Dakahlia governorate, in general, is a flat area, triangular in shape with apex in the south and base in the north. It lies between latitudes, 30°30-–31°30- N and longitudes 31° 15-–32° 00- E. It is characterized by a gentle slope to the north. Elevation varies from about 12 m above sea level (a. s. l) in the south to less than 1 m a. s. l. in the north near the sea shore. The cultivated lands possess a network of irrigation and drainage canals related to Damietta branch. It contains some localities less than one meter a. s. l, particularly in the north including Manzala coastal lagoon . High coastal sand dunes protect some localities, but others are flooded by winter surges. The coastal belt can be subdivided into the following three geomorphic units; the extensive back-shore flats, the flooded low lands and the coastal dunes .
Water Resources and Hydrogeology
The water resources in the governorate comprise surface and ground waters. The surface water is mainly the River Nile flowing in Damietta branch and its distributaries irrigation canals. The southern part of governorate is supplied by groundwater (Mit-Ghamr, el- Sinbillawin and Aga), and the rest of the governorate is supplied by regional and municipal systems which rely on surface water. Abd el- Daiem , stated that about 40 MCM/Y* is used from the main aquifer in Dakahlia Governorate. This amount of water is used for drinking and domestic use at the southern sector of the governorate, particularly at Mit-Ghamr, Aga and El-Sinbillawin districts. This amount of water represents 25% of the used water supply for the whole governorate. However, the gradient of the surface water of the Nile River is toward the north.
Abd el-Daiem et al.  reported that at Mit-Ghamr, the surface water level is almost +9 m where it is about +6 m for the surrounding groundwater level, here-in there is downward movement of the surface water to recharge the groundwater from the influent stream in this sector. At Mansoura, the surface water level in the Nile branch is +1.8 m, while it is about +4m in the near-by water wells, where the river is recharged by groundwater and becomes effluent stream in that sector and the Nile branch downstream of Mansoura behaves as a drain. The groundwater slopes towards the north and the direction of flow from the southern recharge area of the Damietta branch and El-Rayah El- Tawfiky to the northern discharged area. The Quaternary succession in the northern Nile Delta area in particular could be subdivided into two water-bearing units according to the stratigraphic succession [13,14]. These two units are mostly separated from each other by a sticky and almost continuous clay layer near the bottom of Bilqas Formation (Holocene) at top. The top unit of Bilqas Formation is considered as an aquitard (semi-previous layers), whiles the lower Mit-Ghamr Formation, and so called sub deltaic layer of  is considered as the main aquifer of the Nile Delta. The latter consists of a thick sand and gravel of Pleistocene age with thickness generally decreasing southward but with average thickness more than 700 m in the area of Dakahlia, dominated by permeable sands and gravels with minor clay lenses [13,14].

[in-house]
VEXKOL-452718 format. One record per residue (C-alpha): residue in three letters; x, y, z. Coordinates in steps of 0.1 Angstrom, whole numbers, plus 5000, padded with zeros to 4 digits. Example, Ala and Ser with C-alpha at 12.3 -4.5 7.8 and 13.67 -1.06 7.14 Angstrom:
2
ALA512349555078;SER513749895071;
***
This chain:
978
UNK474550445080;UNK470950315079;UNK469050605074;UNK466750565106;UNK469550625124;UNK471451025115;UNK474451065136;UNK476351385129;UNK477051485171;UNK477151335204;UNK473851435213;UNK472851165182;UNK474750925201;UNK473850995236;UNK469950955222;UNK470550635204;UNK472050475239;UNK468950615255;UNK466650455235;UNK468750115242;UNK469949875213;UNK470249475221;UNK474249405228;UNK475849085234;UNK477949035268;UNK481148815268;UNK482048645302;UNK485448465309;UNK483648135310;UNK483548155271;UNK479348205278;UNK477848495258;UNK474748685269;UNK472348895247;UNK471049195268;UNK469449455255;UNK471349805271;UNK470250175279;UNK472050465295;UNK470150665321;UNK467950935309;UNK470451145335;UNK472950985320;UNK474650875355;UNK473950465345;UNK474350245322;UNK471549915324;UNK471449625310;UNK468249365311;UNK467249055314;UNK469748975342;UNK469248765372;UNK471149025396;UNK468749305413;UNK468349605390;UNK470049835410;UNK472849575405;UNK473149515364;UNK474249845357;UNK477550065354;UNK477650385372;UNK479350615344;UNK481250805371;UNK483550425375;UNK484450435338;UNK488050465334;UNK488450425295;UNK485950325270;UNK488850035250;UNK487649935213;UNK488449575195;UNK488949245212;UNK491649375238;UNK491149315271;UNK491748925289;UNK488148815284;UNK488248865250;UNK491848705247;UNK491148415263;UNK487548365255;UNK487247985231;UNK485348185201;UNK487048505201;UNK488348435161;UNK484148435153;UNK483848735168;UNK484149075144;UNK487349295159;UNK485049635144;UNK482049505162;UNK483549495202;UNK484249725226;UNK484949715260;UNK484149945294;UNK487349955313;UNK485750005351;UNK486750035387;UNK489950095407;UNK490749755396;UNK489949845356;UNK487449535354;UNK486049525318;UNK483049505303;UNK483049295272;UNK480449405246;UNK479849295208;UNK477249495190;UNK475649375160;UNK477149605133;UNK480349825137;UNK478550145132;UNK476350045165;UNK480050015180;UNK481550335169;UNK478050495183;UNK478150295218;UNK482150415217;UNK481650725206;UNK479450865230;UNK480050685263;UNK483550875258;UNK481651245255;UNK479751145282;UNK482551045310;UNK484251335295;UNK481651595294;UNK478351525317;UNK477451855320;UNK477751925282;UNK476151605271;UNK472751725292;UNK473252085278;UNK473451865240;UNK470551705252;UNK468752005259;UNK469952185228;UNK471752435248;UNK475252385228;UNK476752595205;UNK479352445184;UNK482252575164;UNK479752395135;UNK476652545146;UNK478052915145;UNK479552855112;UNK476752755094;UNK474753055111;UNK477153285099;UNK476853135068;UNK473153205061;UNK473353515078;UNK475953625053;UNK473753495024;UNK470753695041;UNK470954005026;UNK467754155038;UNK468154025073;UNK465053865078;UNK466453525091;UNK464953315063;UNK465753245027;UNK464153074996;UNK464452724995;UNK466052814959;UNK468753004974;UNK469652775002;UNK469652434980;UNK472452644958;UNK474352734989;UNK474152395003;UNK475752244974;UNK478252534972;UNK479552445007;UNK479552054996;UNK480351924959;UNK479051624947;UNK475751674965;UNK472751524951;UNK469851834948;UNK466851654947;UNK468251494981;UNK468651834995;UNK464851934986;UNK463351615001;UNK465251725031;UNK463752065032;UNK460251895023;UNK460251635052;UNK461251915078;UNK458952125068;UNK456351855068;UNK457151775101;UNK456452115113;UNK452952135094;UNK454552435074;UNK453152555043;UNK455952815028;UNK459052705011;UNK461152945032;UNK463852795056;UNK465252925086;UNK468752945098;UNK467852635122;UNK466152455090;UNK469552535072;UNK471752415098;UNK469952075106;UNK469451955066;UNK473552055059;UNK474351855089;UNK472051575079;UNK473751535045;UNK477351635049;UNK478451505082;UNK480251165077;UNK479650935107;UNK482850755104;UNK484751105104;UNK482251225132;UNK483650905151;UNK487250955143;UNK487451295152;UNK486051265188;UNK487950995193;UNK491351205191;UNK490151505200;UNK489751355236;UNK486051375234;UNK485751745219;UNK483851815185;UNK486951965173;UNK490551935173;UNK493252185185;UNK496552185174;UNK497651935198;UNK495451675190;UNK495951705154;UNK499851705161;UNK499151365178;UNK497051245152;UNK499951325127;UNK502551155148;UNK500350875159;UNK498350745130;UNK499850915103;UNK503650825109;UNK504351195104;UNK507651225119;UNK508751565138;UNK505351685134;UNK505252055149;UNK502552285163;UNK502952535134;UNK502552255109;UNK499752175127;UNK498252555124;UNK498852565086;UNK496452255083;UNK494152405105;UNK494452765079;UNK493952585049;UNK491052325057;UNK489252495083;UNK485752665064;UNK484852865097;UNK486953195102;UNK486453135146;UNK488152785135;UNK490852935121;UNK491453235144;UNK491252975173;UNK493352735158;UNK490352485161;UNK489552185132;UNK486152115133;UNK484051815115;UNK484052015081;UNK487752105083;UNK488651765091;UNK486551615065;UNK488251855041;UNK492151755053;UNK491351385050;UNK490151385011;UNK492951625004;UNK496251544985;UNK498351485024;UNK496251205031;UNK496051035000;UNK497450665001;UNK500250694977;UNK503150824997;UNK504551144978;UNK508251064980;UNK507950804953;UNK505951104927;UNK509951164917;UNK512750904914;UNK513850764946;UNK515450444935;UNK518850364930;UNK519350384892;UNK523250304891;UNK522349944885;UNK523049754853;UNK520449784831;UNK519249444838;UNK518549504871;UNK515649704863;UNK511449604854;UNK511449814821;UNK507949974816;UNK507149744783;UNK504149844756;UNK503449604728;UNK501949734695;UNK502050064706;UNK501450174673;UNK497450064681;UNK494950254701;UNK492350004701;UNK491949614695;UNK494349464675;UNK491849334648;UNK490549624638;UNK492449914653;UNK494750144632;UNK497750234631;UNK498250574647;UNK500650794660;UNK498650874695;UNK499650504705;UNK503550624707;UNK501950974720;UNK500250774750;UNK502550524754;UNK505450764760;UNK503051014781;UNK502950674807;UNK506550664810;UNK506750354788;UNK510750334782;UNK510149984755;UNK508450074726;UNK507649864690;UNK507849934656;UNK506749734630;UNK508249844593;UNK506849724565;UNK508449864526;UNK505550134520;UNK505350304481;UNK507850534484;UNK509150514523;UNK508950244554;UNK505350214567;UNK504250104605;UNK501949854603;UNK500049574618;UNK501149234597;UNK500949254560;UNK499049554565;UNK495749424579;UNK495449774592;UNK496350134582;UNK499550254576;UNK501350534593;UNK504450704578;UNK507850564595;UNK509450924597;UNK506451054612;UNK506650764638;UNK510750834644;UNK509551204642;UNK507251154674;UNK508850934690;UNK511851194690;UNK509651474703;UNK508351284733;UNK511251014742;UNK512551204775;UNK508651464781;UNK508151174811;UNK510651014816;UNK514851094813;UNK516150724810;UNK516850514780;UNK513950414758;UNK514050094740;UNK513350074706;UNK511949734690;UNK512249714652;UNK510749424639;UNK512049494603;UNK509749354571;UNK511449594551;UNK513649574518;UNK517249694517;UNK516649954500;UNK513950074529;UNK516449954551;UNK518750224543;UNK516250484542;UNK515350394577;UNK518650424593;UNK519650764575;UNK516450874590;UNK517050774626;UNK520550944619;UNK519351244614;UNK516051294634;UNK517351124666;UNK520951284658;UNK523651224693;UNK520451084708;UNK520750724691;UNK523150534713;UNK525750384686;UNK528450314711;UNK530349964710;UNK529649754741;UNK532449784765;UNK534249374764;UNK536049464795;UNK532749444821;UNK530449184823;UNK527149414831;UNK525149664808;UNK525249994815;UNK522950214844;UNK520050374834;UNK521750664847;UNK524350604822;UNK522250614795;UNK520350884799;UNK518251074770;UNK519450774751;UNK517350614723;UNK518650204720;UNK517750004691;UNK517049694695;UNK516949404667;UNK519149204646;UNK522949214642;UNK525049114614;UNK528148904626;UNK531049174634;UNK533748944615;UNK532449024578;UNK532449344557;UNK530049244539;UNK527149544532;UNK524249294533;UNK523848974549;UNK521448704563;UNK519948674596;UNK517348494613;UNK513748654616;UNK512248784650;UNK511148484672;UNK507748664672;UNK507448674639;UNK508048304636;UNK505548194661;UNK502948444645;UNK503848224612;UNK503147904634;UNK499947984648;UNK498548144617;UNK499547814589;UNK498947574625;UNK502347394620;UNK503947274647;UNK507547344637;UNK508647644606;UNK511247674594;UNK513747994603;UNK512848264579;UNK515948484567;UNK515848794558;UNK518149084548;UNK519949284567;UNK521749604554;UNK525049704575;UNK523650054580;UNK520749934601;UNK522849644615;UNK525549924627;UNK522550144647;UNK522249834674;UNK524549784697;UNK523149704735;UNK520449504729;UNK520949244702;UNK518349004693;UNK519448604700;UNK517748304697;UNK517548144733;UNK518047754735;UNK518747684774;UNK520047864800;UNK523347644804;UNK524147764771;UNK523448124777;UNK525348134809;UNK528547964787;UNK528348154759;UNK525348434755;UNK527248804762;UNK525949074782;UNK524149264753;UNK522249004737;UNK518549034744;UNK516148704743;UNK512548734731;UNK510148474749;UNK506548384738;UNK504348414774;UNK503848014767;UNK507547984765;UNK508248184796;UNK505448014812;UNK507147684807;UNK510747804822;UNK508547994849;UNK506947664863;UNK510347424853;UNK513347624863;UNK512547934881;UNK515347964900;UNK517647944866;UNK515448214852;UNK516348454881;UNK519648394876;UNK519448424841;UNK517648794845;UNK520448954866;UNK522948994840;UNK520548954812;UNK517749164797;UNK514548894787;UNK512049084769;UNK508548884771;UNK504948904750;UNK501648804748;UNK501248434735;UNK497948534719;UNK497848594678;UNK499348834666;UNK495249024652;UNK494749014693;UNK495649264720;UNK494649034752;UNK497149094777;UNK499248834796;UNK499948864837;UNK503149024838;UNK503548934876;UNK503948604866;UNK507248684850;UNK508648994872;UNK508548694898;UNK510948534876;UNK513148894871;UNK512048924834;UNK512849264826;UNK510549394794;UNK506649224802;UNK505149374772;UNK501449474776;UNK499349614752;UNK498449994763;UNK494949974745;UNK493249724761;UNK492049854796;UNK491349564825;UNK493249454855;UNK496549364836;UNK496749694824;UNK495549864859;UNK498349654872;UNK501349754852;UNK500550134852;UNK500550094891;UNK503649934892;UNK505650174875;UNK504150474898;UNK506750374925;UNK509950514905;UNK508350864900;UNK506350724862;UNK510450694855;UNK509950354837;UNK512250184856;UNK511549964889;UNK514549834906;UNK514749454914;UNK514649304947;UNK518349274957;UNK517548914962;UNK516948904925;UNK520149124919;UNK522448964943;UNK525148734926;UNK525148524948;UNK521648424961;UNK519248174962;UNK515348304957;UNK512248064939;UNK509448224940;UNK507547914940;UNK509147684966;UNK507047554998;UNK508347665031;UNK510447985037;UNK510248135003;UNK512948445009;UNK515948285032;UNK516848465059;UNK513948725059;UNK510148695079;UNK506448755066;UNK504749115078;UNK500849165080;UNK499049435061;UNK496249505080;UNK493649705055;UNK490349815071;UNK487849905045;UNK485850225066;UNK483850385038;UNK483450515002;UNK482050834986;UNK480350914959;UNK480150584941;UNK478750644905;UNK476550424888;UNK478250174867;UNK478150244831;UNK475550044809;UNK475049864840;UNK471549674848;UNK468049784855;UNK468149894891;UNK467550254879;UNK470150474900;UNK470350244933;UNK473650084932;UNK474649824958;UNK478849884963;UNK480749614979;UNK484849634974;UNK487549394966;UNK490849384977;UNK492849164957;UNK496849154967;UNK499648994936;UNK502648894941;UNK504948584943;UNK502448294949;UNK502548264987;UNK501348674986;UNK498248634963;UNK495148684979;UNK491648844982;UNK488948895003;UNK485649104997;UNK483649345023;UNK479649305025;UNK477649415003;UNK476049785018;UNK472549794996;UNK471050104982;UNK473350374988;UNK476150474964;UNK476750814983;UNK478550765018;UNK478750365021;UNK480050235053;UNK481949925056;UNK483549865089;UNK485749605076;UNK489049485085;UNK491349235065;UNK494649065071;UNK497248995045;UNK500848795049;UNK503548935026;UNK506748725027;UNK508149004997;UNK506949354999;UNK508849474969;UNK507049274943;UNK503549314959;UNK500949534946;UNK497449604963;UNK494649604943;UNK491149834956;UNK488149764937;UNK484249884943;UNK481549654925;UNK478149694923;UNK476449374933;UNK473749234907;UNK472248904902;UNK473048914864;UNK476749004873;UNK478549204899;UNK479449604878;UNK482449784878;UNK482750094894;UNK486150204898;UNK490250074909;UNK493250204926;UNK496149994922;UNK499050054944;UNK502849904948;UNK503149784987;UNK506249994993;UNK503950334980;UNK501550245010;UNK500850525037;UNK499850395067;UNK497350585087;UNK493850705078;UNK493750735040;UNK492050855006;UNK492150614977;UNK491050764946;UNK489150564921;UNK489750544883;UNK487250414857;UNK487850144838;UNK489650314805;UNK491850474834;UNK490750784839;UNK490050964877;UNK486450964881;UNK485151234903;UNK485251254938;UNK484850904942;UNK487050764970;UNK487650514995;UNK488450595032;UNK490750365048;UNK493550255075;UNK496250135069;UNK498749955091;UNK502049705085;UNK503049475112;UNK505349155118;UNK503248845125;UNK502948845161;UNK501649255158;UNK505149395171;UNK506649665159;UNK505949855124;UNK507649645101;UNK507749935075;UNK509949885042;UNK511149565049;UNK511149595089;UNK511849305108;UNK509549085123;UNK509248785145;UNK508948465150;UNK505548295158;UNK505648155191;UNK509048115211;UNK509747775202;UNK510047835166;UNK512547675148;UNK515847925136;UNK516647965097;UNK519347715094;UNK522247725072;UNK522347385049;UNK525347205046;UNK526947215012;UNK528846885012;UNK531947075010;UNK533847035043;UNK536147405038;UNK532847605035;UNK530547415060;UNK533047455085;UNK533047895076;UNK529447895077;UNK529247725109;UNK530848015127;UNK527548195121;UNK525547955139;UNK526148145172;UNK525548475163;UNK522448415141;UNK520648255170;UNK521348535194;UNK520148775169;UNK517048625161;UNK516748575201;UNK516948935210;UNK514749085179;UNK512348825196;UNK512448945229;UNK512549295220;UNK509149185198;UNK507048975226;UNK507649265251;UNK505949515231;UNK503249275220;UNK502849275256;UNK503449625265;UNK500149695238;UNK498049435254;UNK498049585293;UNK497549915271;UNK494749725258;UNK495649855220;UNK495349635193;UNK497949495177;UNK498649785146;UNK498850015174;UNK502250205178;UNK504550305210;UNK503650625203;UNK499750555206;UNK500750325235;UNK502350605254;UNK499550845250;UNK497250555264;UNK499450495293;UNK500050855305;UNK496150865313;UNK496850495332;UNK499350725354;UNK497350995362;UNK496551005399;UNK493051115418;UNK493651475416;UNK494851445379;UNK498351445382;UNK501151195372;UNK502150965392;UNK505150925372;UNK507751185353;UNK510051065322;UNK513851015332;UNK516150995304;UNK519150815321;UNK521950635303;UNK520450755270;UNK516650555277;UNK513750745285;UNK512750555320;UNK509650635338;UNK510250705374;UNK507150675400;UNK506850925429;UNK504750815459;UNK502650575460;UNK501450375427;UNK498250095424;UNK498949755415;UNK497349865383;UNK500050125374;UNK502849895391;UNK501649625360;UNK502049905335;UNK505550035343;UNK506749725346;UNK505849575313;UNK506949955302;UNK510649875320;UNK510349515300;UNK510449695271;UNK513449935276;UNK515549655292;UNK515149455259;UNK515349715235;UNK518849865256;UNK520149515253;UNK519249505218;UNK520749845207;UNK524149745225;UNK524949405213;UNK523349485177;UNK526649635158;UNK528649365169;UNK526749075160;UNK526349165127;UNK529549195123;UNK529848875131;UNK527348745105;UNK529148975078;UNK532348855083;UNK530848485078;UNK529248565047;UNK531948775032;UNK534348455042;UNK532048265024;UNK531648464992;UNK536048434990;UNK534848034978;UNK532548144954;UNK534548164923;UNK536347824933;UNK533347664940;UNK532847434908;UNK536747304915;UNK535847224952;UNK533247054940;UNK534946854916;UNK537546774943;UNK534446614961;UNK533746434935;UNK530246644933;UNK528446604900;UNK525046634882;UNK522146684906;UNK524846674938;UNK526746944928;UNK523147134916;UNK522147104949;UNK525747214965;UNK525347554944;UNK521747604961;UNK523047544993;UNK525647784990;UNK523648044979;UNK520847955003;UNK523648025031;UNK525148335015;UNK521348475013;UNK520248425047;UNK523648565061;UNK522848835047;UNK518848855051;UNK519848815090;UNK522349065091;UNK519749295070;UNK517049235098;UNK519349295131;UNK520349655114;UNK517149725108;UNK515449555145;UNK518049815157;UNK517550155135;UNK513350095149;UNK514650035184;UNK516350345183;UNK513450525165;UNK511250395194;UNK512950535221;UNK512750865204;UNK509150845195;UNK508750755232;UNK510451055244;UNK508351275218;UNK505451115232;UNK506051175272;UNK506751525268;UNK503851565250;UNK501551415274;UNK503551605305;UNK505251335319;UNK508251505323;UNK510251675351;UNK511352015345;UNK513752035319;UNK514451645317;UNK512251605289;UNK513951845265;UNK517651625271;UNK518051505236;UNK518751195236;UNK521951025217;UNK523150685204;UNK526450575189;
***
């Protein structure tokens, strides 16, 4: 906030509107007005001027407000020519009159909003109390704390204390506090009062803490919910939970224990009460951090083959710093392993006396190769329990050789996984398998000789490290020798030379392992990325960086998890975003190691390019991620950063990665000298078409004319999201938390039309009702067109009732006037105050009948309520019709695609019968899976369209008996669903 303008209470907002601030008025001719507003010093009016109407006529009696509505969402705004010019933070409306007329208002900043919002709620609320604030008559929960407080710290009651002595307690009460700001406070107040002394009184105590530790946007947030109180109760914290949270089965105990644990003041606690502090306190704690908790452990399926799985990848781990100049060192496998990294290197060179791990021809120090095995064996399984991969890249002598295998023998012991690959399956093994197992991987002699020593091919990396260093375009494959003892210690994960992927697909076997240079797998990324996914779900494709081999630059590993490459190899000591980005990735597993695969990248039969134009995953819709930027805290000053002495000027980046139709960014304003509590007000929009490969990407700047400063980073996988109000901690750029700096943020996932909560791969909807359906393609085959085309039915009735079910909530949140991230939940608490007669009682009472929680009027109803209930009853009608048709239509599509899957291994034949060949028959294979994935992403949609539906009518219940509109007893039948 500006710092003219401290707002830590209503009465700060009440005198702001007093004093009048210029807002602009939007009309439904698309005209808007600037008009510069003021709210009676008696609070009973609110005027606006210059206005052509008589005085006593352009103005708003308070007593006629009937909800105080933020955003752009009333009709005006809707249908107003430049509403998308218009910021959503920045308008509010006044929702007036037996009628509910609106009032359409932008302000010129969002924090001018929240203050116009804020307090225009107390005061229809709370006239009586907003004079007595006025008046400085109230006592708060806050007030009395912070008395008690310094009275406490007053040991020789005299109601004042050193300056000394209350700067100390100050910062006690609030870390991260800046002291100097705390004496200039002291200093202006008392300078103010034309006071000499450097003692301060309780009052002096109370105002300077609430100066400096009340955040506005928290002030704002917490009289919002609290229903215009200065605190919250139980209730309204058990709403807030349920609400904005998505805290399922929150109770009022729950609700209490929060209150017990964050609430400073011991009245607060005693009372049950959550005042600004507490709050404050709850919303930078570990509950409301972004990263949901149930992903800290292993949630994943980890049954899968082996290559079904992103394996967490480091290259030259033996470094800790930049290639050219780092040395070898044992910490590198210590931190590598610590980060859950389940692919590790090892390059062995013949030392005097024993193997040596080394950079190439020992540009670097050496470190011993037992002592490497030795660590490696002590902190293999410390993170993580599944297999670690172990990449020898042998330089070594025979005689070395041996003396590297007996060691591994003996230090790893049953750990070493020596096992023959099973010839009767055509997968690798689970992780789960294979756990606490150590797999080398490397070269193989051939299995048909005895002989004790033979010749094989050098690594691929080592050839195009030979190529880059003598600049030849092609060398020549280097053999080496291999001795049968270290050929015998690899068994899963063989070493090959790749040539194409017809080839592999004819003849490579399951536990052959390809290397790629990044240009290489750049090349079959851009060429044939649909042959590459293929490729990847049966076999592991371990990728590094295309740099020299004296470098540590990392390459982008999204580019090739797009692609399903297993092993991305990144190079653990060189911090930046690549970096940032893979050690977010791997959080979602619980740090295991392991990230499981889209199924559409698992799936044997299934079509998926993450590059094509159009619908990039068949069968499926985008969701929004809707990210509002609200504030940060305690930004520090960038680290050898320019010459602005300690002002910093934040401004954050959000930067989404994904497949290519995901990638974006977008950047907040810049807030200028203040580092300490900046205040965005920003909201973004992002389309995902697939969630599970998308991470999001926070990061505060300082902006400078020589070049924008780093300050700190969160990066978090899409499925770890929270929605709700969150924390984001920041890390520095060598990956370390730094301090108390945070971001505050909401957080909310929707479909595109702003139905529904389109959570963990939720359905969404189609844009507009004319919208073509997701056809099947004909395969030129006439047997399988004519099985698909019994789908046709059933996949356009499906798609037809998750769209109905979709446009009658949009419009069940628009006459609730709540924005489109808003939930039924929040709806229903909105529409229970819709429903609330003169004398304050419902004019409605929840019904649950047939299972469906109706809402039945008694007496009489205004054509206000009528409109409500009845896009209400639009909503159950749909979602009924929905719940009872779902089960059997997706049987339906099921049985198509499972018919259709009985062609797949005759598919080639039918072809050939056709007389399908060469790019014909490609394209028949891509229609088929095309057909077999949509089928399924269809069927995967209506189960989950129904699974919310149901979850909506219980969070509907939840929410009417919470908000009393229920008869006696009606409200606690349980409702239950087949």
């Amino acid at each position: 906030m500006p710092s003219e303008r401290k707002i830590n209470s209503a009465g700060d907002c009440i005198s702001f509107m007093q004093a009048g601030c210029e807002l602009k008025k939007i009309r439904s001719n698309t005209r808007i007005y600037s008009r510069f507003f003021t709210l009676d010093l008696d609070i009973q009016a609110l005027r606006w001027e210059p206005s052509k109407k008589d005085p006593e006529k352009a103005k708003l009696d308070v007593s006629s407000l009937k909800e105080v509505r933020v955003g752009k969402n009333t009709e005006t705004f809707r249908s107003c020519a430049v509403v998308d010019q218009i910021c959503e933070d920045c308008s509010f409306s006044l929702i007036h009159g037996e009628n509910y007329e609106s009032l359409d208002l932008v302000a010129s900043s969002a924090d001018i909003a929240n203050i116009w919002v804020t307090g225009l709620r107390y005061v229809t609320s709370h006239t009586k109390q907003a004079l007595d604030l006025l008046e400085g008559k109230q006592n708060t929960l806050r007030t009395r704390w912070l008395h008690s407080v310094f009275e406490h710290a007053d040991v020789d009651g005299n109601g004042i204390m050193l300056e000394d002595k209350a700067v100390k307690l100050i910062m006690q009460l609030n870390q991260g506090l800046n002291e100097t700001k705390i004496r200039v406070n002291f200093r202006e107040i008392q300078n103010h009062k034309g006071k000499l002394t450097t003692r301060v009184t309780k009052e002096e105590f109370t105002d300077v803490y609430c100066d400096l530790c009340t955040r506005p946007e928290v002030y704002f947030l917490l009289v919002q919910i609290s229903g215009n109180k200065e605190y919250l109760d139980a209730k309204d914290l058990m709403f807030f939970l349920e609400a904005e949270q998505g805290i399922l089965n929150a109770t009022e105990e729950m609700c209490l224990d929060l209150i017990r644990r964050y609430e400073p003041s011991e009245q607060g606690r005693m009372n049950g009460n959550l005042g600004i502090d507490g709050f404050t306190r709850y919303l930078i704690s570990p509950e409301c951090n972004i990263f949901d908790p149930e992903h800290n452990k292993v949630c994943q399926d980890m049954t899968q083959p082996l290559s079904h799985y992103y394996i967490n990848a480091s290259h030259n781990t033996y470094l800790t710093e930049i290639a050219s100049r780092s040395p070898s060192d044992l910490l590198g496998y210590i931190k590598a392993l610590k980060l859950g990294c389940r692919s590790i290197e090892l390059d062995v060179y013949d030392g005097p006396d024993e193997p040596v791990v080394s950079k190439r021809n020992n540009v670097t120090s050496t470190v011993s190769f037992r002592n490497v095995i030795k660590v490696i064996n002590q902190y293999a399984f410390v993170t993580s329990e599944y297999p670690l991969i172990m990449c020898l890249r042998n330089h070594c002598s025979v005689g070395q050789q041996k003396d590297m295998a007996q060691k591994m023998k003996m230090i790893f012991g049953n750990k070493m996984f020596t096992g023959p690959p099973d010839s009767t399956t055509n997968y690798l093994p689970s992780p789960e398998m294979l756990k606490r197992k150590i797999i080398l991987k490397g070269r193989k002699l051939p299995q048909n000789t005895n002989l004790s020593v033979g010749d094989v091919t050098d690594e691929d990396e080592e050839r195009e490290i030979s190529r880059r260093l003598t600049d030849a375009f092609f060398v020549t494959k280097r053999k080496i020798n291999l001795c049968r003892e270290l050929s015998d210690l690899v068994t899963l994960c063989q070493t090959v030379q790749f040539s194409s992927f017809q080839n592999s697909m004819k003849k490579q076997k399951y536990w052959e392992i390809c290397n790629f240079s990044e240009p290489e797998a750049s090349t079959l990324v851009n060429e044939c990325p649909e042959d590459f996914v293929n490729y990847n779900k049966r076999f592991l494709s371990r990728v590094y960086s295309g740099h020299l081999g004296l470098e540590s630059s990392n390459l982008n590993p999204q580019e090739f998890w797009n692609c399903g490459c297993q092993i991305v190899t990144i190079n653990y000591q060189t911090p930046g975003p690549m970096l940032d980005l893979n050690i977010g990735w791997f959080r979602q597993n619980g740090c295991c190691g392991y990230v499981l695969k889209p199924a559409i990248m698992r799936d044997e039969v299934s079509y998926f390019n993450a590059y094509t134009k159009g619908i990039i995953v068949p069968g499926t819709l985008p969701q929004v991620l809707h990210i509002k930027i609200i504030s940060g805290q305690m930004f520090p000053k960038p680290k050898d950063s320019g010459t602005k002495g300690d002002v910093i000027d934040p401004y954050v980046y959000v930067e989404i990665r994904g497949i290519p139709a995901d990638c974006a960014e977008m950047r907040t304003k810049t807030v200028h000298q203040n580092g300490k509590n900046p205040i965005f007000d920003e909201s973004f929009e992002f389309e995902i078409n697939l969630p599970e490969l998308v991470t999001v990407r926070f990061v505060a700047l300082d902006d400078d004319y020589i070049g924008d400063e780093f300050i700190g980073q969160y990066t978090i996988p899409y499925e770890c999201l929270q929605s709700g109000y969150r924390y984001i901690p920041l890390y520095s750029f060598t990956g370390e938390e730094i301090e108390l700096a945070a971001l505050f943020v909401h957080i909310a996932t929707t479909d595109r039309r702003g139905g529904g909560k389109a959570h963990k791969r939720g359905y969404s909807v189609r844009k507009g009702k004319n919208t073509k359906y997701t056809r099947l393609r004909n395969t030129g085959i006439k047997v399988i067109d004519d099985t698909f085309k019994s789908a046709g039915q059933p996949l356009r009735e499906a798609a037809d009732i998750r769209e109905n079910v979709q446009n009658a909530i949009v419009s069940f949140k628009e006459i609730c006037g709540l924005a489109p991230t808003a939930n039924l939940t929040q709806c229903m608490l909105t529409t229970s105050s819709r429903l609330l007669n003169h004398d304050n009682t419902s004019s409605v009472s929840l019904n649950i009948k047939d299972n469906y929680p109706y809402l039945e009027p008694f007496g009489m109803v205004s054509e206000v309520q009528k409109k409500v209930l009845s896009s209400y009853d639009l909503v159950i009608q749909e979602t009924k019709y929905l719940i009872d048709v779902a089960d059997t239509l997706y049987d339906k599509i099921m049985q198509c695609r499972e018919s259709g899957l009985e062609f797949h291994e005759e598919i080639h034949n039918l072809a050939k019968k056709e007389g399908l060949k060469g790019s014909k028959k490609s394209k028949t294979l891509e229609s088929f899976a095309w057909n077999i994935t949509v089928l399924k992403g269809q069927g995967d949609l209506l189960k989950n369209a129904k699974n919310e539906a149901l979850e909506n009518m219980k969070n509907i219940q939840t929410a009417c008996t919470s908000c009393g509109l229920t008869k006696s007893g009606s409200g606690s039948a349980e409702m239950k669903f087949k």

Seventy three water samples were collected from 14 different locations of Dakahlia governorate as well as seven different types of mineral water were purchased from local markets, table 1. Heatsterilized bottles of 500 ml capacity were used and the methods of sampling were developed from the WHO guidelines for drinking water quality . Flaming the mouths of taps, and allowing water to run for 1-2 min was done before running it into the bottle. The bottles were delivered to the laboratory and kept in refrigerator at 4°C until the time of analysis.